Reflections on Pedagogy in Higher Education

I read the articles Improving Teaching: Enhancing Ways of Being University Teachers by Gloria Dall’Alba and Students’ Approaches to Learning and Teachers’ Approaches to Teaching in Higher Education by John T.E. Richardson as part of my PGLTCHE course.

Here are my initial responses:

My main take-away from Richardson was the importance for teachers to be cognizant of those factors that impact on students’ learning which they bring into the room with them, broadly defined (as I interpreted his essay) as contextual and environmental. This highlighted the limits of planning a taught curriculum. I struggle with planning (in my professional and personal life!) because it feels so abstract. I want to be alive to the people in room and use the course material as a baseline to work from, almost like an improvisation. However, Richardson’s point that this approach can alienate some students due to their perceptions of higher education brings up an intriguing argument that one’s experience of education is determined as much by belief as by experience. I like the idea of focusing educational interventions on challenging perceptions of learning. Issue remains how to make such an approach general enough that it can be applied to a whole group.

Really enjoyed the Dall’Alba. It was a great continuation of the discussion we had in the first session about ontology, and enhanced my understanding of Roger’s definition of reflexivity. There’s an implicit political argument in the section on the fallacy of a body of knowledge being an incontestable ‘thing’ that is simply ‘there’ waiting to be learned. The decolonising the curriculum movement has made me reflect very deeply about the origins of the knowledge I possess (even the idea of somehow ‘owning’ knowledge is historically contingent). Ontology feels like a good way of shaping the conversation around the legacy of the Enlightenment in pedagogy in relation to individualism and sovereignty.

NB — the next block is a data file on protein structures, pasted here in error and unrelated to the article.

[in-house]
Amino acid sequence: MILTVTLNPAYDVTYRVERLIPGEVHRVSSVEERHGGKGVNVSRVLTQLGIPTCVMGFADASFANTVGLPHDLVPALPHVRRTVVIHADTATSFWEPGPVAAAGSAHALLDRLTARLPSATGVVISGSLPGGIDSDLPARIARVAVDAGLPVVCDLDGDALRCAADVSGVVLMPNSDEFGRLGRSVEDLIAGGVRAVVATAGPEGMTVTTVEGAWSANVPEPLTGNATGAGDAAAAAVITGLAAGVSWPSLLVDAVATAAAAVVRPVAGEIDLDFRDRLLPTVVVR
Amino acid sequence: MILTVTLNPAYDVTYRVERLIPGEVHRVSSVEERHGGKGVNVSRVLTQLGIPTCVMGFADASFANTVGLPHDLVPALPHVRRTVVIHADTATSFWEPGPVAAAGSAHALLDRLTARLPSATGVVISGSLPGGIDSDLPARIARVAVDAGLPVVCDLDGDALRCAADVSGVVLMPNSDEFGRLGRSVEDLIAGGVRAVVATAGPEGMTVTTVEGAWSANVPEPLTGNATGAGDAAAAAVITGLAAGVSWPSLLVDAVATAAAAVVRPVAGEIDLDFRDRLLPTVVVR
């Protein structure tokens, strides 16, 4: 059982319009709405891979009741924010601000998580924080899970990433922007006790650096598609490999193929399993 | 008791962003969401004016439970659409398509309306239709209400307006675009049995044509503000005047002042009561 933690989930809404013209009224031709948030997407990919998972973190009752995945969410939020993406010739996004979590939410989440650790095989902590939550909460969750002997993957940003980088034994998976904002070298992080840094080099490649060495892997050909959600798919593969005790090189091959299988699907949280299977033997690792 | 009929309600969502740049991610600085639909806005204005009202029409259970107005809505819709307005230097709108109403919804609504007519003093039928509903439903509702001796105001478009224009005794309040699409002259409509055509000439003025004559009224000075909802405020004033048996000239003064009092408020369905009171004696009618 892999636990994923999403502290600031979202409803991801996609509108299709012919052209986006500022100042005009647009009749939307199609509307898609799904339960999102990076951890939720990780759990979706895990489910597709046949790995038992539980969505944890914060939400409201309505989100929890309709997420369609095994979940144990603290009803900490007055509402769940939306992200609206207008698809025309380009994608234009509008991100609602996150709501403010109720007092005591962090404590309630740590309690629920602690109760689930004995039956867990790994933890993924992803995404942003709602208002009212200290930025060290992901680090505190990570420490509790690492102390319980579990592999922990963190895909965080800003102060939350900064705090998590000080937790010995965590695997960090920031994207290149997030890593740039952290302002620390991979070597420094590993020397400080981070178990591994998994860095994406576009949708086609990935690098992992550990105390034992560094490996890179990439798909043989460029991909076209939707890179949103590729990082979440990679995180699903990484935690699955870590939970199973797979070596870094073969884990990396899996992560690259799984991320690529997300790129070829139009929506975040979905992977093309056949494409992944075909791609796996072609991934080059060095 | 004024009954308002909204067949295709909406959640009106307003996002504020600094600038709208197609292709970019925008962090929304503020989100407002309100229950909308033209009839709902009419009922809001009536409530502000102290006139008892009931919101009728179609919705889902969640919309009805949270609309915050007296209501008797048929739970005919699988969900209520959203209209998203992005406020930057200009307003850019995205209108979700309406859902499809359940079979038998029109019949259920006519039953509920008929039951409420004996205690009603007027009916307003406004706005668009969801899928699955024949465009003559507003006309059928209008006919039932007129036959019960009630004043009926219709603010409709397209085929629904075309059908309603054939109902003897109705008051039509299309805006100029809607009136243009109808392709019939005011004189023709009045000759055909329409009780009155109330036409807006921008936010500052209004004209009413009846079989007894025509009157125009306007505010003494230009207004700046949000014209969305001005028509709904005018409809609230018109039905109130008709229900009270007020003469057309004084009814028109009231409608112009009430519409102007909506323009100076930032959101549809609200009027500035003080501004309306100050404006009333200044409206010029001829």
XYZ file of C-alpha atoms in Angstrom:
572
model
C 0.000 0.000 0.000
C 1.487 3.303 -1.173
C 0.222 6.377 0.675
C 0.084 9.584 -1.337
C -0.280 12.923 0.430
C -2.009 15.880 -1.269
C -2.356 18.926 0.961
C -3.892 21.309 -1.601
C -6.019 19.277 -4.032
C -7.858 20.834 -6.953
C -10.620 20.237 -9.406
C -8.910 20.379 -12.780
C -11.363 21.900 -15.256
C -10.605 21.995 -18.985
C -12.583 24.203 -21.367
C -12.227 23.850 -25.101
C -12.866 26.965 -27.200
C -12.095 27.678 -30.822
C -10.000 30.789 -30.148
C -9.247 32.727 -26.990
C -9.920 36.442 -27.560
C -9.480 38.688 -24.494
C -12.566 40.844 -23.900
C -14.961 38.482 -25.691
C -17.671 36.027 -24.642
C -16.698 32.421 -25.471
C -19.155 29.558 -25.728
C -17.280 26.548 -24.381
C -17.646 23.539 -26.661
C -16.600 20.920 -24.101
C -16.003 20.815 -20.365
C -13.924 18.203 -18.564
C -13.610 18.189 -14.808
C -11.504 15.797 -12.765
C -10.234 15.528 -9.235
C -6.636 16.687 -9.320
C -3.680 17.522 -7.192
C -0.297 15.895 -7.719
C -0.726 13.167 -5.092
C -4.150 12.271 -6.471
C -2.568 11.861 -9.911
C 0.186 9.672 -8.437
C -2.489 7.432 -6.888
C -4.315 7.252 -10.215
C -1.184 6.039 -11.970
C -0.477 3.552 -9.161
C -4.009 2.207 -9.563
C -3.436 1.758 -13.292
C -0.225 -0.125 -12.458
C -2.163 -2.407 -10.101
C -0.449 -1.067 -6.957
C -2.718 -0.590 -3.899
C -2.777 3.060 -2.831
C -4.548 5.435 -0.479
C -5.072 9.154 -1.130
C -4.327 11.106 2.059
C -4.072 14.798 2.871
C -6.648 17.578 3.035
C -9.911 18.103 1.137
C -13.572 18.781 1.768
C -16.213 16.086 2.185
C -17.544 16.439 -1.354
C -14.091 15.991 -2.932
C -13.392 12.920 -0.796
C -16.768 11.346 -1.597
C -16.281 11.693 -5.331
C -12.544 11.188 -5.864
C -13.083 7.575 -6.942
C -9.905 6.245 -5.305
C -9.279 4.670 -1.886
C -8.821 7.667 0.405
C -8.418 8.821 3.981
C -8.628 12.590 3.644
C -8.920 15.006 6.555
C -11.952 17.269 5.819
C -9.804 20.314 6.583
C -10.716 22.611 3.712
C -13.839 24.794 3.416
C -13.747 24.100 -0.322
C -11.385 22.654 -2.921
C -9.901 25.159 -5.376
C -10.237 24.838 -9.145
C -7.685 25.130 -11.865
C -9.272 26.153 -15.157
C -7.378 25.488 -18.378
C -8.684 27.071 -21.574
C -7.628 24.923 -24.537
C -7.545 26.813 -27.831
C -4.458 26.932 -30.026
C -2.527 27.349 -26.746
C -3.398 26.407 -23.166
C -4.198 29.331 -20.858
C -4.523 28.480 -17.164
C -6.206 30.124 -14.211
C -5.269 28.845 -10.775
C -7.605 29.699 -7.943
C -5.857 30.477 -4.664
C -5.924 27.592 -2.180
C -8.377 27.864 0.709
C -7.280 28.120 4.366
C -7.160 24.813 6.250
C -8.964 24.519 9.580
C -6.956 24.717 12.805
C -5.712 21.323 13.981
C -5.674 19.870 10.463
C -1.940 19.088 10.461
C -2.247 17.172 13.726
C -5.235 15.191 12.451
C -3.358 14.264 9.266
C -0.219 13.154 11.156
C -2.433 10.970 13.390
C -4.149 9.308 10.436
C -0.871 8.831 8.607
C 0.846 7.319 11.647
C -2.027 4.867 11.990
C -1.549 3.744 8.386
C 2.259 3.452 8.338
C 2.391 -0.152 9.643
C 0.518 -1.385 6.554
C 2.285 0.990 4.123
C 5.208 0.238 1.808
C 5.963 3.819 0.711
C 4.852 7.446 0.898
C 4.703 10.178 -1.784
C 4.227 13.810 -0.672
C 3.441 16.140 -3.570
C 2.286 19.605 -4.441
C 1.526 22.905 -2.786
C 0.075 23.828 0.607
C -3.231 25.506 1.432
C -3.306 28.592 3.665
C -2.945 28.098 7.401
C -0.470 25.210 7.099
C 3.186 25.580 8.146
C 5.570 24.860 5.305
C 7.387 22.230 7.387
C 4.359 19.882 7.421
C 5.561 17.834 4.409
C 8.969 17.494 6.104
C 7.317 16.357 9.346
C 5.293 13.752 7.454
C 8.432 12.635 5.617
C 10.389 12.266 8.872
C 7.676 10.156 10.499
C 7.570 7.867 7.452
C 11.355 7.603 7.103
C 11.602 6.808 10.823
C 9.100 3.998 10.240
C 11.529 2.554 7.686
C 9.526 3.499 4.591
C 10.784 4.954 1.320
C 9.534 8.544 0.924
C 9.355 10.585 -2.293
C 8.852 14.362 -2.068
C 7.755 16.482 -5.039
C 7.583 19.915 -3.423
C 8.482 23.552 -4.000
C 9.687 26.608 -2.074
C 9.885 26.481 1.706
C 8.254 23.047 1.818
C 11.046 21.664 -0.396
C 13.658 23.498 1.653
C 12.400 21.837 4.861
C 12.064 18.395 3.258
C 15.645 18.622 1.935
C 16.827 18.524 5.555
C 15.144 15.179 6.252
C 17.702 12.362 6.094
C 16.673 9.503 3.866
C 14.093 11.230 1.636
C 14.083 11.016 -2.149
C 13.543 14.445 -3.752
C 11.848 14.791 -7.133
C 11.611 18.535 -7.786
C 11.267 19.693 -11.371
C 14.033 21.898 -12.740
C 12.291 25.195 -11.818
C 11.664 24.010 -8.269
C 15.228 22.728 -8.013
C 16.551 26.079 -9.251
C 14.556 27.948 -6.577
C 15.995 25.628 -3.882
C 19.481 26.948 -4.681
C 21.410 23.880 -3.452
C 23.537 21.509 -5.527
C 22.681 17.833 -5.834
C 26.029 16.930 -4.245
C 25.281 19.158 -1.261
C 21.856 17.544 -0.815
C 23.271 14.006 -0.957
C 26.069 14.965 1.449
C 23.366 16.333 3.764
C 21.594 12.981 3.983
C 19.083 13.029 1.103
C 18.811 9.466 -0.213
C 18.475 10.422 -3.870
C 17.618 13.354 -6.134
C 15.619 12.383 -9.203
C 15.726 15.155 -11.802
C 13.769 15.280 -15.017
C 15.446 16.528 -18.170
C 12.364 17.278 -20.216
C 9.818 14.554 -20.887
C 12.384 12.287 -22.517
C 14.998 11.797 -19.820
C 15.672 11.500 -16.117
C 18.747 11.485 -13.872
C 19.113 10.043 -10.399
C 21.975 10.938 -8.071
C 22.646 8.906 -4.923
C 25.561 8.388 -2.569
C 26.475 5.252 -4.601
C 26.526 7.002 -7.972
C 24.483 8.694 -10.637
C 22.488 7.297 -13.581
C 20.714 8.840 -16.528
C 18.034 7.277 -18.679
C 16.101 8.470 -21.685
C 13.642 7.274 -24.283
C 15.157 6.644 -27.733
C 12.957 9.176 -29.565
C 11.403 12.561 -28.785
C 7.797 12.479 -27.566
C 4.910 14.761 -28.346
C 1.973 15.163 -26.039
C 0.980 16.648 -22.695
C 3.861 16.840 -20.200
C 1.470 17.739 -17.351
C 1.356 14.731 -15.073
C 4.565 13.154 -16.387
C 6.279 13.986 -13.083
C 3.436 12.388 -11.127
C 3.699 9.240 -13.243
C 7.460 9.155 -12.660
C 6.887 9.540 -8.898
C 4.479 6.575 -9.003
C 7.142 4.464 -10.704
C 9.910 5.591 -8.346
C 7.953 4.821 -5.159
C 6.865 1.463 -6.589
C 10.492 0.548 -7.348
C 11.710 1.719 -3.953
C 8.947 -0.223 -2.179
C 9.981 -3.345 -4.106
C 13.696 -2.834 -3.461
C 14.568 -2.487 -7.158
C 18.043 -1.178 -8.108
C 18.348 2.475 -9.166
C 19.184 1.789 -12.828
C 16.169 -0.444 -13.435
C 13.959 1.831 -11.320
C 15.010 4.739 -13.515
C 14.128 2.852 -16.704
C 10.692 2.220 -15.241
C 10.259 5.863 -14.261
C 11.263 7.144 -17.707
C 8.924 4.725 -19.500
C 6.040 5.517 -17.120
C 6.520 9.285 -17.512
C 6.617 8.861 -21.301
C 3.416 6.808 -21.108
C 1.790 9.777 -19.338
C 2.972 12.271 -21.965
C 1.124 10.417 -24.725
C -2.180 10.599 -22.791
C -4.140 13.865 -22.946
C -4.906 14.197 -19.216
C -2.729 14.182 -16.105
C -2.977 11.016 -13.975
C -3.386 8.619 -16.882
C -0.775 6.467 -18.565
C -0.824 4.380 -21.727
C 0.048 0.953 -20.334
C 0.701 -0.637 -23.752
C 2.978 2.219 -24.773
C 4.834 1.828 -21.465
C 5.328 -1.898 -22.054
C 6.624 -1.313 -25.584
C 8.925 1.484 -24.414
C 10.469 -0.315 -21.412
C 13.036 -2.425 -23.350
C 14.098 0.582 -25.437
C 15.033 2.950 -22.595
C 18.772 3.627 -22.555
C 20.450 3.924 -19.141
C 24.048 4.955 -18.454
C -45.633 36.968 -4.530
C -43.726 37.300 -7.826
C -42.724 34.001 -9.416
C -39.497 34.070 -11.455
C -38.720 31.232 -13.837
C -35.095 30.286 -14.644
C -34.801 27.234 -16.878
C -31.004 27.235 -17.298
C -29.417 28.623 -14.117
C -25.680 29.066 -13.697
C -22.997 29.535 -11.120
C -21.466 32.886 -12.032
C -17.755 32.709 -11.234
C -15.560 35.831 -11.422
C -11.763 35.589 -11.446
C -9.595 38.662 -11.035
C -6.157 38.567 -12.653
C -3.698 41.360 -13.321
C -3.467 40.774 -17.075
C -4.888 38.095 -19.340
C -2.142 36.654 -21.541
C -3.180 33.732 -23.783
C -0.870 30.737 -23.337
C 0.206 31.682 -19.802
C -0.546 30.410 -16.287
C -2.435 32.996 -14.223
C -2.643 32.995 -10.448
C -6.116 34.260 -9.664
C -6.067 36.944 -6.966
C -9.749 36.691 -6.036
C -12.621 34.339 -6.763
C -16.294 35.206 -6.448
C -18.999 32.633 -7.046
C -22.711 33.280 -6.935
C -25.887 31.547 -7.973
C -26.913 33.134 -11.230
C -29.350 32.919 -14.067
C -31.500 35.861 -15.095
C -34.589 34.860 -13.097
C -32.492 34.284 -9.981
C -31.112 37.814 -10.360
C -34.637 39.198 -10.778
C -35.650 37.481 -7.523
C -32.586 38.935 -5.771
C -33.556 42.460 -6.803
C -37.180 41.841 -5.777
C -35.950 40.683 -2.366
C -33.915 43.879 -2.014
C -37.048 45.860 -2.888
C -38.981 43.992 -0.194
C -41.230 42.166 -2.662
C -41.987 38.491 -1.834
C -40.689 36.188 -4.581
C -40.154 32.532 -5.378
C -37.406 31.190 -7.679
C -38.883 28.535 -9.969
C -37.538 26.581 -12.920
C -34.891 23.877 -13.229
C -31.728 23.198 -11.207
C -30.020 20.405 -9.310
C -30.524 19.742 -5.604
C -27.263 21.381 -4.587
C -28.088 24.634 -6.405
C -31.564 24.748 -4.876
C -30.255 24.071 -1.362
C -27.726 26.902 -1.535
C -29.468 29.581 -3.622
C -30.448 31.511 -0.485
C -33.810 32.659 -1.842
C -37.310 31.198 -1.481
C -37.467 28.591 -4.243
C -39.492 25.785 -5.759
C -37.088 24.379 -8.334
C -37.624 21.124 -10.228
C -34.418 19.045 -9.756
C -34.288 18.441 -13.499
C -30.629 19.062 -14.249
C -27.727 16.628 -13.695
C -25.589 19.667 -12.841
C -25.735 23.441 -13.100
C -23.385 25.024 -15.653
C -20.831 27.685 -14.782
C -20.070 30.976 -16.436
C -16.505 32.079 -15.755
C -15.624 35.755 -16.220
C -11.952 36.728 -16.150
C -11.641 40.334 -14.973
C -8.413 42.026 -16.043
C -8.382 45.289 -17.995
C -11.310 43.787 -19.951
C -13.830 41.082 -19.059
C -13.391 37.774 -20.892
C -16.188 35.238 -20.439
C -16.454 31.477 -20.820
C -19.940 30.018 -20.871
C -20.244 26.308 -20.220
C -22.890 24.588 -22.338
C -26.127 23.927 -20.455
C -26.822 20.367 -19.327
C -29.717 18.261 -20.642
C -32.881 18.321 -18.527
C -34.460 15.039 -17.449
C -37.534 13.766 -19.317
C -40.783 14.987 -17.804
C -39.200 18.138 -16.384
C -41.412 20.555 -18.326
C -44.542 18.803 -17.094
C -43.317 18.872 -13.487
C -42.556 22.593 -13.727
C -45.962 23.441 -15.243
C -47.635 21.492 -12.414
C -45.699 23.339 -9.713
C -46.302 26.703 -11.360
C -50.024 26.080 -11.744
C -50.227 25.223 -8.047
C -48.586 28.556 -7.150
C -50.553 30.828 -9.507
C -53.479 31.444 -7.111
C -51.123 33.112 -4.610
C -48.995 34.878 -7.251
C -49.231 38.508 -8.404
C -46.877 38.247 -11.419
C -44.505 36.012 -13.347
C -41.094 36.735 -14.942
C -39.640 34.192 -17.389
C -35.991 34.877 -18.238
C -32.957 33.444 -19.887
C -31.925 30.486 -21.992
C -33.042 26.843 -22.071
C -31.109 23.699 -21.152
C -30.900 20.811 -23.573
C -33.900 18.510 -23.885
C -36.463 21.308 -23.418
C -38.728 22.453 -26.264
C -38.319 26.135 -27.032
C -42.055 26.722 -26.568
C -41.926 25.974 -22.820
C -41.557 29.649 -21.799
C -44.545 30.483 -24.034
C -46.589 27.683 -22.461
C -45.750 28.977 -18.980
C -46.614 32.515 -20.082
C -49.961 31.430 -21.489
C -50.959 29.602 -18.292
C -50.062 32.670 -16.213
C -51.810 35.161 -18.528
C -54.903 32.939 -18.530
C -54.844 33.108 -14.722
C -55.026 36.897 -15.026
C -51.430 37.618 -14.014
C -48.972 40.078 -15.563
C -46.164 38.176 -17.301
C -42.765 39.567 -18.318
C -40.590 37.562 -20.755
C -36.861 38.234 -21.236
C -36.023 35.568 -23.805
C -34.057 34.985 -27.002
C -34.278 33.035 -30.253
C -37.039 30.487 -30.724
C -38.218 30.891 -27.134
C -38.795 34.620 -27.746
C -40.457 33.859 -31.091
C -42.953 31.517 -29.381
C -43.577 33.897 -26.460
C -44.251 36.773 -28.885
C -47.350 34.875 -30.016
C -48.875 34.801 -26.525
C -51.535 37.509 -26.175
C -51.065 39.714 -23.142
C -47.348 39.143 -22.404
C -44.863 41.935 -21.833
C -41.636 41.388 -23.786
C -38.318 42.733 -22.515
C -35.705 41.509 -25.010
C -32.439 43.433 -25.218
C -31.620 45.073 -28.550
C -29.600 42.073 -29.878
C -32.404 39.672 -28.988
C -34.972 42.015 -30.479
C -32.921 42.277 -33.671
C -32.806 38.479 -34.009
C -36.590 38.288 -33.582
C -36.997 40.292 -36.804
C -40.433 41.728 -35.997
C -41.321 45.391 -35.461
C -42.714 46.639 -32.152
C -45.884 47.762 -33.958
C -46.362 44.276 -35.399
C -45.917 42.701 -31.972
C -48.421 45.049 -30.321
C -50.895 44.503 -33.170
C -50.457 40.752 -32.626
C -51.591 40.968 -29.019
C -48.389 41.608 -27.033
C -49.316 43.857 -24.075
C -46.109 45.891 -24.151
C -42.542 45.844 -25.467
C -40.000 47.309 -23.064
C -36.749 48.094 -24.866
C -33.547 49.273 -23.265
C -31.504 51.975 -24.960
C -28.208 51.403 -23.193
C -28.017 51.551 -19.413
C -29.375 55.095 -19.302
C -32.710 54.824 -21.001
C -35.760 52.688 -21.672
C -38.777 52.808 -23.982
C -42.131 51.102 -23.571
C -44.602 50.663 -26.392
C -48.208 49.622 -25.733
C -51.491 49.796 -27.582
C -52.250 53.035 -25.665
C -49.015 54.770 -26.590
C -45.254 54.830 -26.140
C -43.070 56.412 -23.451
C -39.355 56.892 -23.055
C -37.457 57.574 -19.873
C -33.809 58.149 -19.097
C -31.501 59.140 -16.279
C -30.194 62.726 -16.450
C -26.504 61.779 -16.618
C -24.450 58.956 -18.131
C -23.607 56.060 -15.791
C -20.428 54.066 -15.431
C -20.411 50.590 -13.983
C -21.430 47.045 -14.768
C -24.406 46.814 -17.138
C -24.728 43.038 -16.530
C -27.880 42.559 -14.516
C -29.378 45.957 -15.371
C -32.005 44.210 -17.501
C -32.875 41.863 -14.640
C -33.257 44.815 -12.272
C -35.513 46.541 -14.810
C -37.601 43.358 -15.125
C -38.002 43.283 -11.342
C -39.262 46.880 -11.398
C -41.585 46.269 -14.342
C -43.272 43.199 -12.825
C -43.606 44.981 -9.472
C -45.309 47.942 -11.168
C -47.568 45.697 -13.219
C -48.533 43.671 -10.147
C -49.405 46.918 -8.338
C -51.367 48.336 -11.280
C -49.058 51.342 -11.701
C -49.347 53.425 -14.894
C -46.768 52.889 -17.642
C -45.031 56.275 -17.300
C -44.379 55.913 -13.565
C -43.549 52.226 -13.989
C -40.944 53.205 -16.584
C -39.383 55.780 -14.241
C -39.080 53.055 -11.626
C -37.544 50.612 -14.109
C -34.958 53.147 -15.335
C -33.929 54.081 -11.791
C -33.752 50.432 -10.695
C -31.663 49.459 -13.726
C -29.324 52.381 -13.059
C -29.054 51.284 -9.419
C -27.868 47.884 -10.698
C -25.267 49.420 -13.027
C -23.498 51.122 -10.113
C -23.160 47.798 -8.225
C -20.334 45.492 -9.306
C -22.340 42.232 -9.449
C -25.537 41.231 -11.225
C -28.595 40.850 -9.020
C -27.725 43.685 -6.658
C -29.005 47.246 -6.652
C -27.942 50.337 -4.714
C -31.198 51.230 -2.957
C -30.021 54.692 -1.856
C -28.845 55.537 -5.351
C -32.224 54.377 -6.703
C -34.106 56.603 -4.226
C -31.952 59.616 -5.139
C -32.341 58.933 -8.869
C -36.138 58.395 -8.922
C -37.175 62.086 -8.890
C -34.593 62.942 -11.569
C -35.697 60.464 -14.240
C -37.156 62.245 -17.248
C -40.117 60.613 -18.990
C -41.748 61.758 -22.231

Heidegger’s idea of teaching as process to ‘let learn’ is a little subtle for me at the moment. There is a risk of putting too much responsibility for learning onto the students. Whilst I do not like the guru/master figure of the teacher, which can be especially prevalent in theatre, I feel teachers have a professional duty to make their position about the knowledges they are teaching known to the students with whom they are working with at the time. These positions should change over time but can only be meaningfully engaged with by students if, as Dall’Alba argues, reflexive practitioners foster a community of learners outside of a taught course.

Final thought on the Dall’Alba. I loved this quote from Iain Thomson on ontology: ‘to bring us full circle back to ourselves, first by turning us away from the world in which we are most immediately immersed, then by turning us back to the world in a more reflexive way’. Reminded me of Brecht’s verfrumdungseffekt – making the familiar unfamiliar in order to see it and ourselves in a new way. The image of learning as a process where we temporarily leave ourselves in order to return with fresh eyes on the world is very appealing to me. Is this not why we read, go to the theatre, listen to music, etc.?


Dall’Alba, G., 2005. Improving teaching: Enhancing ways of being university teachers. Higher Education Research & Development24(4), pp.361-372.

Richardson, J.T., 2005. Students’ approaches to learning and teachers’ approaches to teaching in higher education. Educational psychology25(6), pp.673-680.